Dandelion greens are one seasonal spring vegetable that you don’t need to buy: you can find dandelions in the forest, in the park, or on your own property in your home garden or yard. Do know that dandelion greens taste bitter. How to prepare dandelion greens for eating? The young and tender leaves and even stems and yellow flowers you can eat raw, in a salad. More mature leaves that you may find too unpalatable you can blanch to get the bitterness out, boil, sautee or stir-fry.

You can make tea from dandelion greens and dandelion flowers, and coffee from dandelion root.

What are the benefits of dandelion greens?

Dandelion greens benefit multiple medical conditions, from poor blood coagulation which causes easy bruising and bleeding to indigestion, osteoporosis, high blood sugar and diabetes, high blood pressure and high cholesterol. Dandelion greens have diuretic properties attributed to bioactive compounds such as taraxacin.

The greens have a high content of vitamin K, several times the recommended daily intake of the vitamin per 100 grams, and benefit cardiovascular health, and bone health by optimizing calcium absorption in bones. Dandelion greens are a great spring vegetable to eat for better eyesight as they are naturally high in pro-vitamin A antioxidants, and boost immunity. But to get vitamin C, the best way to eat dandelion greens is raw, in a salad.

Other interesting uses: you can make a coffee substitute from dandelion root, similar to chicory root coffee, a therapeutic tea from dandelion greens and flowers, and dandelion honey from dandelion flowers.

  • Wild garlic, Allium Ursinum, or ramsons

Commonly known as wild garlic due to its garlicky taste and smell, Allium ursinum is a healthy spring vegetable in season right now. It’s commonly foraged for in the wild in temperate forests in Europe and Asia, but you can also find the spring vegetables at the farmers’ market. Wild garlic is in season March through June, with some variation depending on the exact region it grows in, climate and yearly weather conditions.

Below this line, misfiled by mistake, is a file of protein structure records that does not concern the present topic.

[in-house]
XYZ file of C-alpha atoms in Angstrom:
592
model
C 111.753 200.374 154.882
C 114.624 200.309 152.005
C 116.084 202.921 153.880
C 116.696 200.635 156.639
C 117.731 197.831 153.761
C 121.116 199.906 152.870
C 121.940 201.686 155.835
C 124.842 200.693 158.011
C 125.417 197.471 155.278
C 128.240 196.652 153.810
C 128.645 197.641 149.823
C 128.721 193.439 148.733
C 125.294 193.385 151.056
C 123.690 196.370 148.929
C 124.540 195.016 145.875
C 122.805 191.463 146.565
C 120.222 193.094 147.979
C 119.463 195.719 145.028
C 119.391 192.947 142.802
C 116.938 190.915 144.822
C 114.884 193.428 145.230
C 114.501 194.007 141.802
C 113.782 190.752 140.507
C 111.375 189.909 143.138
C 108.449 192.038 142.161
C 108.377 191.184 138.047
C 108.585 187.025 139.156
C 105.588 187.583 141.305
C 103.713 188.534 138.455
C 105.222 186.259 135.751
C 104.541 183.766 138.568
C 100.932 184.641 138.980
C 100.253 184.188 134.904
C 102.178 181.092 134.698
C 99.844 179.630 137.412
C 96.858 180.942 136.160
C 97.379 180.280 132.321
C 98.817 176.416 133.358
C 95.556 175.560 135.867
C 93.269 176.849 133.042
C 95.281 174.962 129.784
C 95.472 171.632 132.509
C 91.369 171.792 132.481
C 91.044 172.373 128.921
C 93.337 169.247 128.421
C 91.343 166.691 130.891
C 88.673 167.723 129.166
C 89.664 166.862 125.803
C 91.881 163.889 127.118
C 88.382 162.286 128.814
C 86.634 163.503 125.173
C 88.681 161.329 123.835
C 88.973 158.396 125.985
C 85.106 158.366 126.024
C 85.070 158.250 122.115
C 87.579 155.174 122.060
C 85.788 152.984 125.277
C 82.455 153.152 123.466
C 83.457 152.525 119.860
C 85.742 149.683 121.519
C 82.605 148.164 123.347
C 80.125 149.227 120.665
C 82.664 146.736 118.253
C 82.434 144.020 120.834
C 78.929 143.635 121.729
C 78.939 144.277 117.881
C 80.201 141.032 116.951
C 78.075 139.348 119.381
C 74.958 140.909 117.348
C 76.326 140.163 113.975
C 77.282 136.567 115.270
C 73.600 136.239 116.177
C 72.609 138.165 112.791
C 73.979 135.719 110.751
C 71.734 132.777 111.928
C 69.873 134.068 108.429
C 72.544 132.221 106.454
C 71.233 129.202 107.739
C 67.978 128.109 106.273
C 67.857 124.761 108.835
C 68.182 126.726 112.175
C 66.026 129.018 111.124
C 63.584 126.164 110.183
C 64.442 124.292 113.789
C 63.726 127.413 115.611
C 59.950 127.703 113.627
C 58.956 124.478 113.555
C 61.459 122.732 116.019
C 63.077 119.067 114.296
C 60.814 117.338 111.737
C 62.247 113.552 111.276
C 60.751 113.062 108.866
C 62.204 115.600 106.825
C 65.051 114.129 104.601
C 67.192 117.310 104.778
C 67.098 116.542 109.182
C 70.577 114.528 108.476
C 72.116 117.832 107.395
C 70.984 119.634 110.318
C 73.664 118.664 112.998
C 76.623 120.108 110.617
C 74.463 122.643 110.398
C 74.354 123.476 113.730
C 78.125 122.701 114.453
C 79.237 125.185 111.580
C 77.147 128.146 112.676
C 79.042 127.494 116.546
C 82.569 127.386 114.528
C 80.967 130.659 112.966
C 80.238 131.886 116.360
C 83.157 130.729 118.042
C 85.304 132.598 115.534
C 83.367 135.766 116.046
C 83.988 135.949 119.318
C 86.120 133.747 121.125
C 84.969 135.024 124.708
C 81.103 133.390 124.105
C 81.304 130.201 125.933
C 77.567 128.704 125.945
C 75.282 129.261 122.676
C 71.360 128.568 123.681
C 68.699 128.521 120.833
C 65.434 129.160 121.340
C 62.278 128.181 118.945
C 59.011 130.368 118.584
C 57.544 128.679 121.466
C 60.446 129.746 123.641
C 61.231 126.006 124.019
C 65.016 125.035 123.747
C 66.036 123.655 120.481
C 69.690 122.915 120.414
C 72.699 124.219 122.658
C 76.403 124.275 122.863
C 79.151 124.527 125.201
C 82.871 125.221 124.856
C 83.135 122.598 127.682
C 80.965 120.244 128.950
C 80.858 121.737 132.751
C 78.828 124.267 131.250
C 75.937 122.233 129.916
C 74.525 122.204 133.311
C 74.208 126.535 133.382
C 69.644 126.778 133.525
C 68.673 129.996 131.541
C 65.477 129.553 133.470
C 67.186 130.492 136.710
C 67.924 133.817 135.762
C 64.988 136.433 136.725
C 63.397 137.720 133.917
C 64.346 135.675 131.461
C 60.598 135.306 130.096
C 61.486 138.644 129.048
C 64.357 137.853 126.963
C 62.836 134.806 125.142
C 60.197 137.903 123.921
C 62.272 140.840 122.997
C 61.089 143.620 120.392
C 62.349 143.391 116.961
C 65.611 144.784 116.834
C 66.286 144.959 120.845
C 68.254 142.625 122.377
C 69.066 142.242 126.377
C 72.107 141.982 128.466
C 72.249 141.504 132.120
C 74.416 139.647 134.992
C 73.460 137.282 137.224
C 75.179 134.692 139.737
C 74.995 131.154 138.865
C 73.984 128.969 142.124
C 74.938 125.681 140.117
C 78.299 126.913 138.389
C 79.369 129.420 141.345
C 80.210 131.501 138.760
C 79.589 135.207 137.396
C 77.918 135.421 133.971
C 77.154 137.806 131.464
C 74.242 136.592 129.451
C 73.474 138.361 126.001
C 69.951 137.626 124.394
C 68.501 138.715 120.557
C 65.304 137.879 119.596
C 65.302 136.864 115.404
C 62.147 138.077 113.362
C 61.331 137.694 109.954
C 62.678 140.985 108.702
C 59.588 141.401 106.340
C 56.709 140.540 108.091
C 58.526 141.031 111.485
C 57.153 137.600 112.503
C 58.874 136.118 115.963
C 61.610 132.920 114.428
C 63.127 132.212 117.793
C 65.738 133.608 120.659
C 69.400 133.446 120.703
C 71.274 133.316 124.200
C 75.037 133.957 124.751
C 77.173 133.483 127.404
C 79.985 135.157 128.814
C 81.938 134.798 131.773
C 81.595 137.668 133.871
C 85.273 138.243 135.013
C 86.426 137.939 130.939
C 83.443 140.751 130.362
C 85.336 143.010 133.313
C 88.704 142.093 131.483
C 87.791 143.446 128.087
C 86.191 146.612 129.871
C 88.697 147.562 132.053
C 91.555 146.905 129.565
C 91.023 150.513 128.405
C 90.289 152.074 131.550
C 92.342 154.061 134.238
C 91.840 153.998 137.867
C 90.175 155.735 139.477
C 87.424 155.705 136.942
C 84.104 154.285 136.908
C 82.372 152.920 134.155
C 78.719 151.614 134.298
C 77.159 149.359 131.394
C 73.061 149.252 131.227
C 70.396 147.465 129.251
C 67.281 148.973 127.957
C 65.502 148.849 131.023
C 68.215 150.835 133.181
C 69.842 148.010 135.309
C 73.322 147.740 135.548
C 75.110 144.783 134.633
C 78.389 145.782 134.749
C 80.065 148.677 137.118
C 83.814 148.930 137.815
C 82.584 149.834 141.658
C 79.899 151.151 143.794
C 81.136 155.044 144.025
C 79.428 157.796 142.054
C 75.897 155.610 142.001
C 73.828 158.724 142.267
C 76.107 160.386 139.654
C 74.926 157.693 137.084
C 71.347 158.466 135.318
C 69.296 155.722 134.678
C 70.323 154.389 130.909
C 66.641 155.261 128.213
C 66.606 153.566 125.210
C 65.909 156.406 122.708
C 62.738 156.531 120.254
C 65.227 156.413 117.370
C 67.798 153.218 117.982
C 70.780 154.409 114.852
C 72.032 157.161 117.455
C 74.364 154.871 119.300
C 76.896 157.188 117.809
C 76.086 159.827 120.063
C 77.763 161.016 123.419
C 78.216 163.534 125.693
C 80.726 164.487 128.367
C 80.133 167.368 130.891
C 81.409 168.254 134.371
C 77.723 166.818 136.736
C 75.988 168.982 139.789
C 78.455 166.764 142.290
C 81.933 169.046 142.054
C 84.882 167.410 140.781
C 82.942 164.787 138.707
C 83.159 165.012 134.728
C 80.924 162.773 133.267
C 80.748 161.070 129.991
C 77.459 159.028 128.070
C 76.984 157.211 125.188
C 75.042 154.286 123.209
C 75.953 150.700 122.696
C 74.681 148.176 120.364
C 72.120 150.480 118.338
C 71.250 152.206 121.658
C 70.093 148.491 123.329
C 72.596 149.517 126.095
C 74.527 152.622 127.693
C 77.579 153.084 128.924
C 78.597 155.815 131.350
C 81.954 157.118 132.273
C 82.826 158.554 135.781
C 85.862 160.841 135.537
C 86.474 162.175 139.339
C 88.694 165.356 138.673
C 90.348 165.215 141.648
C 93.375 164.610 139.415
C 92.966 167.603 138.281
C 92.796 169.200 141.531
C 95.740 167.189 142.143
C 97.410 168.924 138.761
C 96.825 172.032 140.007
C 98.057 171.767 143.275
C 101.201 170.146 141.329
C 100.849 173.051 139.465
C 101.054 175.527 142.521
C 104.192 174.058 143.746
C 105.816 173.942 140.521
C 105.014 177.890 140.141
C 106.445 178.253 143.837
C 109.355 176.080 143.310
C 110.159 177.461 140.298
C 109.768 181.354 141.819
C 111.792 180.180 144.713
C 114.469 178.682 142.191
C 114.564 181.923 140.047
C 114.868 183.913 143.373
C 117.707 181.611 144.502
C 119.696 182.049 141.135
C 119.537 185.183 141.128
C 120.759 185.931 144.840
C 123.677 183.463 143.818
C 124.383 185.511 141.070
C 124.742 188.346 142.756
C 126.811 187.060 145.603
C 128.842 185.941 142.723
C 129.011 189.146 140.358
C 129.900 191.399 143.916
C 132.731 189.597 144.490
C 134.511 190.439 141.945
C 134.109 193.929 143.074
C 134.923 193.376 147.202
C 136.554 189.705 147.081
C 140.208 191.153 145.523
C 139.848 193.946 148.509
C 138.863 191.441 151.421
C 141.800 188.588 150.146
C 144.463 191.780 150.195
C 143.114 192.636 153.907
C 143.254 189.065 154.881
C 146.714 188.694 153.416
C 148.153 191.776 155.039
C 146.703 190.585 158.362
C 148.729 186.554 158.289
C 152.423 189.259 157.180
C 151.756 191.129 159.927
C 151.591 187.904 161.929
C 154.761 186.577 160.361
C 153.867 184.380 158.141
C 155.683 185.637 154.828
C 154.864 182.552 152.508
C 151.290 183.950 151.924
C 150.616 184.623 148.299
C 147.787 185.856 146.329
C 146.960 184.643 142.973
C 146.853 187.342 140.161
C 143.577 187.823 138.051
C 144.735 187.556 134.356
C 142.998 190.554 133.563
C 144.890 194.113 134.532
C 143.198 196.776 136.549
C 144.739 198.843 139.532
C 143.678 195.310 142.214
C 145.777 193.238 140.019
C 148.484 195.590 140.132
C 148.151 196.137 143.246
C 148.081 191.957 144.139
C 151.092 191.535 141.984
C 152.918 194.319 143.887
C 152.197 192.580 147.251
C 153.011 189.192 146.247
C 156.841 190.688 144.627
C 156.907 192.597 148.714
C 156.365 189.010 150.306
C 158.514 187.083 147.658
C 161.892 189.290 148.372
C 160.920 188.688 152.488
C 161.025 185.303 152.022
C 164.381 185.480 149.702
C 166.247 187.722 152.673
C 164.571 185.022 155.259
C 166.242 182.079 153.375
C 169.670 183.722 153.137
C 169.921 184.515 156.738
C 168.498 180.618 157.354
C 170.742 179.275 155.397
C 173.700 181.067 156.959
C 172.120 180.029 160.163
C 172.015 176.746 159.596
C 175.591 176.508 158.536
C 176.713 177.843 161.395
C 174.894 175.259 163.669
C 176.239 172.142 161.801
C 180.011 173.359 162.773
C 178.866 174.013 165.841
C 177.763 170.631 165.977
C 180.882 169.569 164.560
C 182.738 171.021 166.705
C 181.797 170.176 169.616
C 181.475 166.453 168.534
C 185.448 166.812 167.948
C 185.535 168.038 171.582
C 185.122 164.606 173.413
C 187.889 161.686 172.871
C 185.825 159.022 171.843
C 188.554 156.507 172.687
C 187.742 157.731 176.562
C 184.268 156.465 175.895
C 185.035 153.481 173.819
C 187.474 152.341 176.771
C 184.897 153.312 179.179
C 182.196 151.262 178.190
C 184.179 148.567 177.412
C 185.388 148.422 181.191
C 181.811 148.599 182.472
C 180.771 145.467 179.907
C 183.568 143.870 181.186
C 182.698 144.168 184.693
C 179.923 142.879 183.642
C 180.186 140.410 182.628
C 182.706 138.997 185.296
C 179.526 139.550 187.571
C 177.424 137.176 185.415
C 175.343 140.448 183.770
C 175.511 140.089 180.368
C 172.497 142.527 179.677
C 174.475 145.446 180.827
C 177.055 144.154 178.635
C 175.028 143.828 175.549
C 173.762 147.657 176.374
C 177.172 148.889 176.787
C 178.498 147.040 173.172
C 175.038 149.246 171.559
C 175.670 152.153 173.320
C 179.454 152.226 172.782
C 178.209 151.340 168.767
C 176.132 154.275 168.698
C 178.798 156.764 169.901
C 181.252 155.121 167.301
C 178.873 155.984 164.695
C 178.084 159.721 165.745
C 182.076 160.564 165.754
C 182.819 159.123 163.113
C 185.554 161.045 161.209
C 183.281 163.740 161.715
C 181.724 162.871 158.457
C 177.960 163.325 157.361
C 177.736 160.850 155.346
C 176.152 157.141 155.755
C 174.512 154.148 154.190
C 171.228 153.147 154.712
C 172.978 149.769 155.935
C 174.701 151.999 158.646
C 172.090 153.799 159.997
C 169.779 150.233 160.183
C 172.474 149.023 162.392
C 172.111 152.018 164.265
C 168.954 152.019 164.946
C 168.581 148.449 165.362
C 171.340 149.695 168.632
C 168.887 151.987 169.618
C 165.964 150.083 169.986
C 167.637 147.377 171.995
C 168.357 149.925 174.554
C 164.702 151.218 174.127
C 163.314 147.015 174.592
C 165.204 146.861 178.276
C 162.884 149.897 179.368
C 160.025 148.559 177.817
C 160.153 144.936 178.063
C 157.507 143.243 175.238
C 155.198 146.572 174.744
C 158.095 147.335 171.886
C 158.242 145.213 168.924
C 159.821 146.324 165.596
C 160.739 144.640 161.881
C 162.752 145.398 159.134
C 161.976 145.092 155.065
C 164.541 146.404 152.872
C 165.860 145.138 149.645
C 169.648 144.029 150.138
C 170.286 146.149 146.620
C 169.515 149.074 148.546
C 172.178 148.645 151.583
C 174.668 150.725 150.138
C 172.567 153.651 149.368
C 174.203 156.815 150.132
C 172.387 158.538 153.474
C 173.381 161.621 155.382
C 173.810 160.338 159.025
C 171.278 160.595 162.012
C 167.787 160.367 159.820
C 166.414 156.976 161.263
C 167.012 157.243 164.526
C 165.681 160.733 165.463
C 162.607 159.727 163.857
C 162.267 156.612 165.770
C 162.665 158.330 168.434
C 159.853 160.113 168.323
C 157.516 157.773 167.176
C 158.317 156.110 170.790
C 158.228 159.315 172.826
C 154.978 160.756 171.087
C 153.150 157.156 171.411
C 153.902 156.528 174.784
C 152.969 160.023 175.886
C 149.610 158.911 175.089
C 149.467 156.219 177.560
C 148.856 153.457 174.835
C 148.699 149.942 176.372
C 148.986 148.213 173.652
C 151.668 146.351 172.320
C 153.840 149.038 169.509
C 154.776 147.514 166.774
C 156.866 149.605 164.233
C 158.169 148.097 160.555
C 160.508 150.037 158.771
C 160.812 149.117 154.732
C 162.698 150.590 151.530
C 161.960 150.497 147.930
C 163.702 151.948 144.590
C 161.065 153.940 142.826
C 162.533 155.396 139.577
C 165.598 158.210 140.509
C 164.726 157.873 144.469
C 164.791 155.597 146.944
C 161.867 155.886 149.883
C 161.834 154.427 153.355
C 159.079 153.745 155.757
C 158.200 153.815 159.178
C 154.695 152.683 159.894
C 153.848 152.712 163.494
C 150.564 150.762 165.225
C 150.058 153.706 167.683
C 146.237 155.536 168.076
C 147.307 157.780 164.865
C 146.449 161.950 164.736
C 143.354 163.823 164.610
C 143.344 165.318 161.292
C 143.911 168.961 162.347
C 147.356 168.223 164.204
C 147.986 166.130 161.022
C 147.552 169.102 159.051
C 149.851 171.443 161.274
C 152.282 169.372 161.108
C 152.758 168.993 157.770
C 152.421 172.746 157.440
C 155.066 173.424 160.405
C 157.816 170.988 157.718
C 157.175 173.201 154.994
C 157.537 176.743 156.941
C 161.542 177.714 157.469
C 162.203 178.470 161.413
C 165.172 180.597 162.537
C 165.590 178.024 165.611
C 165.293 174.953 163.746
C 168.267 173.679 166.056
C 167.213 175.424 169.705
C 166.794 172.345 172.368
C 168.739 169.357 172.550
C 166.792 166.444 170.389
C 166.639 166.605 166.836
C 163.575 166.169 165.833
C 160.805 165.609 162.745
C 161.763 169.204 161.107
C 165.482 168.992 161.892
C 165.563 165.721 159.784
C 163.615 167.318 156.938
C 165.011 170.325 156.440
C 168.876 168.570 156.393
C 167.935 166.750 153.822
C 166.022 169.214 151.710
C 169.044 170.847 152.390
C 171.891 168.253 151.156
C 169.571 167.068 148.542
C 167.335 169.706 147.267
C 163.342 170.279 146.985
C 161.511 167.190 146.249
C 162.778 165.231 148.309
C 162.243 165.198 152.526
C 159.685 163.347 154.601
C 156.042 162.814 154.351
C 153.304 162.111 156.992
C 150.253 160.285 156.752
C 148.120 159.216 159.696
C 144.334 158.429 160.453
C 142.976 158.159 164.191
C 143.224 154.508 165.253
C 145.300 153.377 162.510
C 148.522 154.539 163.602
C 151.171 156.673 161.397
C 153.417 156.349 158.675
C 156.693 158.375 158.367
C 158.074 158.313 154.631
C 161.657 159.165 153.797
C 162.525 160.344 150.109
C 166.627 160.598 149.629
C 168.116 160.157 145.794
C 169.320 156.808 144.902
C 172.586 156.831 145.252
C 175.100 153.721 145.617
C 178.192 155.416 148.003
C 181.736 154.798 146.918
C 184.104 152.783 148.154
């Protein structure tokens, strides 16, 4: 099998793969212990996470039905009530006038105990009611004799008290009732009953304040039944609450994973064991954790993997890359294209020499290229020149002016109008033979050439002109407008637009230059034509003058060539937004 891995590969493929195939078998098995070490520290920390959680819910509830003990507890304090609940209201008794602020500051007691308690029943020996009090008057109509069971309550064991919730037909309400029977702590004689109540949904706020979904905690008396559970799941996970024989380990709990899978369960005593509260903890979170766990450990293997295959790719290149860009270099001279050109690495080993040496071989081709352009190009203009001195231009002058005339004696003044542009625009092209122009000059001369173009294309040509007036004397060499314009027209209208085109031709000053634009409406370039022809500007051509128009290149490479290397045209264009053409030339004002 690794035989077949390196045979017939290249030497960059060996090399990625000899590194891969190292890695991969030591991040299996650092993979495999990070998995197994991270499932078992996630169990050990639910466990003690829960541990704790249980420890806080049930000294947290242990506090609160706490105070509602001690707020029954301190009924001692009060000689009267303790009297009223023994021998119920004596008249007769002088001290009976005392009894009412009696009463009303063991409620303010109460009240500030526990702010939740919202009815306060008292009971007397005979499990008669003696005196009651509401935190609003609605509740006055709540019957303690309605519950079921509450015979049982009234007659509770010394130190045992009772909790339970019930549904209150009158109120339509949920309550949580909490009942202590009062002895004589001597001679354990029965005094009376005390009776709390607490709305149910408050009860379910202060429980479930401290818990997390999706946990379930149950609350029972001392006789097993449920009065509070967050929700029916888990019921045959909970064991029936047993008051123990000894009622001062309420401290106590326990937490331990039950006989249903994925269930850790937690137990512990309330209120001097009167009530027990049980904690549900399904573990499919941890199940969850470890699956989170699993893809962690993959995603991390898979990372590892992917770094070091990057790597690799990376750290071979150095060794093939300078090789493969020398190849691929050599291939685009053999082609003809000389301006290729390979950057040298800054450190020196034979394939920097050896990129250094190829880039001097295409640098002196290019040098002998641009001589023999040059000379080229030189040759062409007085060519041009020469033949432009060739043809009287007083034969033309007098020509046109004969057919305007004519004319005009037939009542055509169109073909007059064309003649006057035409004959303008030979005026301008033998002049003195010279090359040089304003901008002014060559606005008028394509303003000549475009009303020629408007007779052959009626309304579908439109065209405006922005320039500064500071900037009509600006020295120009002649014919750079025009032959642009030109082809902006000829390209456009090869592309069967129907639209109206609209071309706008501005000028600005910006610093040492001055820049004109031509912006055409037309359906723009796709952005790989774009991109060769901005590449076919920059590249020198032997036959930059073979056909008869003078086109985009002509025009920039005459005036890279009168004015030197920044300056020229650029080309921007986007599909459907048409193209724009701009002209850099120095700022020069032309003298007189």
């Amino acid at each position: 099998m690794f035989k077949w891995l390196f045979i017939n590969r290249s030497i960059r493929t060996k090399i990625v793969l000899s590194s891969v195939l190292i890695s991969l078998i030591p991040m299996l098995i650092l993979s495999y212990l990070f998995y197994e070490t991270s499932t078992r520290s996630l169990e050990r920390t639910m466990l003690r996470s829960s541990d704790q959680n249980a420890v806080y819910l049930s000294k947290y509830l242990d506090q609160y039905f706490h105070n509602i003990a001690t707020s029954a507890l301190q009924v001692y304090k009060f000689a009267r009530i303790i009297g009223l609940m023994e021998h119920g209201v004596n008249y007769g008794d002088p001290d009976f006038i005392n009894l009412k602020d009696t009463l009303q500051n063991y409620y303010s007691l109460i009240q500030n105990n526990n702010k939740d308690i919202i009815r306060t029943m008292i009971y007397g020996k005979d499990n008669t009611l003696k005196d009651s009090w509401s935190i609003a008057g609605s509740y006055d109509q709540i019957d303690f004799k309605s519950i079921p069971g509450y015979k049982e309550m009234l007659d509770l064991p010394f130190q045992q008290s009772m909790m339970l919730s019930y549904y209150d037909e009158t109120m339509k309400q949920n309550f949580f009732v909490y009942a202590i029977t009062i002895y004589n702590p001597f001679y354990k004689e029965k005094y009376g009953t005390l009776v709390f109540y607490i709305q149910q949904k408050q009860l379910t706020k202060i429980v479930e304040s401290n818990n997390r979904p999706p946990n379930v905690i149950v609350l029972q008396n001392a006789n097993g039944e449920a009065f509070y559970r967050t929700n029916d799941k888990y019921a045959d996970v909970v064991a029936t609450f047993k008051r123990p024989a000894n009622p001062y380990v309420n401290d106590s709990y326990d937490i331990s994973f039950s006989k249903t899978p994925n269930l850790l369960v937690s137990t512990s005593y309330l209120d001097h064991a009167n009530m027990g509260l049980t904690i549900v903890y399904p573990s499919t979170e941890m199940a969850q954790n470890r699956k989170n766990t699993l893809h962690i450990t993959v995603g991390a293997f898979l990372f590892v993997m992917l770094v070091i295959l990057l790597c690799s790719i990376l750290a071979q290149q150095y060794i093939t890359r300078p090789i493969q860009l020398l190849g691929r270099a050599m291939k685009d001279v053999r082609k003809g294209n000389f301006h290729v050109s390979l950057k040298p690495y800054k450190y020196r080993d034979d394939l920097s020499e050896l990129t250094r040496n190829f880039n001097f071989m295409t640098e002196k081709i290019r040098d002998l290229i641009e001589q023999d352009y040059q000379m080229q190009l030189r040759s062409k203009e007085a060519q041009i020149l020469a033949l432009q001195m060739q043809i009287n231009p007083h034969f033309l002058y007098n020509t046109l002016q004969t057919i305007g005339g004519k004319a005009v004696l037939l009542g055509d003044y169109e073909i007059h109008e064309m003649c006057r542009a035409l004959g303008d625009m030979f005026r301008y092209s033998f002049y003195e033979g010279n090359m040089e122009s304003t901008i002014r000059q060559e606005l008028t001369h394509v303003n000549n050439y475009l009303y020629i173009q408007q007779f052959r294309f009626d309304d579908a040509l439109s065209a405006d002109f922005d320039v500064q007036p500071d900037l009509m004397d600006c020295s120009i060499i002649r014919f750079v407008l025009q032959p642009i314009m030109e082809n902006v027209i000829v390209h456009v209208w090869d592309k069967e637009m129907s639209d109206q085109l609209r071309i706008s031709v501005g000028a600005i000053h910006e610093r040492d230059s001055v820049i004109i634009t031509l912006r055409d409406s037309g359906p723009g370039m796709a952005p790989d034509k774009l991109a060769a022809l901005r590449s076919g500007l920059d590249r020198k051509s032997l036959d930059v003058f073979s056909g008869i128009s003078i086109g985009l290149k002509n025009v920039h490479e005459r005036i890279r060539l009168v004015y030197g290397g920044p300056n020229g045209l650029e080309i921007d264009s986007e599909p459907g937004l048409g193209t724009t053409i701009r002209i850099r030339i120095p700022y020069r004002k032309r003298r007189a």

Wild garlic is related to common garlic and onions, hence the name and garlic flavor.

Which part of wild garlic can you eat?

You can eat all of the plant and it’s safe to do so. More specifically, you can eat wild garlic leaves, flowers and bulbs, although the leaves are preferred. You can eat the young and tender leaves raw in salads, make a spring soup similar to traditional Balkan patience dock soup, or boil, steam, saute or stir-fry the leaves as consume as a leafy green side dish. More popular uses include pureeing the leaves to make pesto sauce for pasta, or using them as an aromatic topping for pizza or in risotto similar to chicories also in season right now.

What are the benefits of wild garlic?

The spring leafy green vegetable has natural laxative properties and helps combat constipation, exerting a cleansing effect on the digestive system. As it’s related to both onions and garlic, proof being the garlic flavor, wild garlic Allium Ursinum is a source of anticancer sulfur compounds. If you find it difficult to identify wild garlic when foraging, you can always buy it at the farmers’ market.

  • Patience dock

Rumex patientia, better known by its common name patience dock, is an edible seasonal spring vegetable with large dark green leaves. Patience dock has a mild bitter taste and fresh green flavors, and it’s a common presence in forests, home gardens and yards throughout the temperate world. You can either forage for it yourself, or simply buy it in large bunches at a farmers’ market near you and, more recently, supermarket.